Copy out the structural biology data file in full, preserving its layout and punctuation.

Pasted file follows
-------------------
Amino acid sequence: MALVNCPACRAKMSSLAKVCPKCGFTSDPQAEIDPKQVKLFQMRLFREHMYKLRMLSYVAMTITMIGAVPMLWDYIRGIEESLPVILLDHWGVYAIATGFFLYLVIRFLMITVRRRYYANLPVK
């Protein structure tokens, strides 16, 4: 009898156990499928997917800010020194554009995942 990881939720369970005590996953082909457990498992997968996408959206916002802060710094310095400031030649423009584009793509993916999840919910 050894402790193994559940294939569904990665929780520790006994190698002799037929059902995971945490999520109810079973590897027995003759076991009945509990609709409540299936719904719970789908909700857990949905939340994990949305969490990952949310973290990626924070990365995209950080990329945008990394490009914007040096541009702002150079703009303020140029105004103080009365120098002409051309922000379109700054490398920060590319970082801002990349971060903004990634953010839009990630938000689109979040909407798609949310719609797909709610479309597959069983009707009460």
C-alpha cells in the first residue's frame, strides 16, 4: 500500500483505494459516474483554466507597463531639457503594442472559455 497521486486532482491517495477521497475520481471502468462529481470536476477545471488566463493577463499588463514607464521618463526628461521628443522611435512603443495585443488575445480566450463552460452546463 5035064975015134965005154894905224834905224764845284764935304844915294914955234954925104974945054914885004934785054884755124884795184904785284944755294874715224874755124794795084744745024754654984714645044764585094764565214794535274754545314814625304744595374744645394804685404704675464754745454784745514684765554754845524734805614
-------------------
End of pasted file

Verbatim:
Amino acid sequence: MALVNCPACRAKMSSLAKVCPKCGFTSDPQAEIDPKQVKLFQMRLFREHMYKLRMLSYVAMTITMIGAVPMLWDYIRGIEESLPVILLDHWGVYAIATGFFLYLVIRFLMITVRRRYYANLPVK
């Protein structure tokens, strides 16, 4: 009898156990499928997917800010020194554009995942 990881939720369970005590996953082909457990498992997968996408959206916002802060710094310095400031030649423009584009793509993916999840919910 050894402790193994559940294939569904990665929780520790006994190698002799037929059902995971945490999520109810079973590897027995003759076991009945509990609709409540299936719904719970789908909700857990949905939340994990949305969490990952949310973290990626924070990365995209950080990329945008990394490009914007040096541009702002150079703009303020140029105004103080009365120098002409051309922000379109700054490398920060590319970082801002990349971060903004990634953010839009990630938000689109979040909407798609949310719609797909709610479309597959069983009707009460």
C-alpha cells in the first residue's frame, strides 16, 4: 500500500483505494459516474483554466507597463531639457503594442472559455 497521486486532482491517495477521497475520481471502468462529481470536476477545471488566463493577463499588463514607464521618463526628461521628443522611435512603443495585443488575445480566450463552460452546463 5035064975015134965005154894905224834905224764845284764935304844915294914955234954925104974945054914885004934785054884755124884795184904785284944755294874715224874755124794795084744745024754654984714645044764585094764565214794535274754545314814625304744595374744645394804685404704675464754745454784745514684765554754845524734805614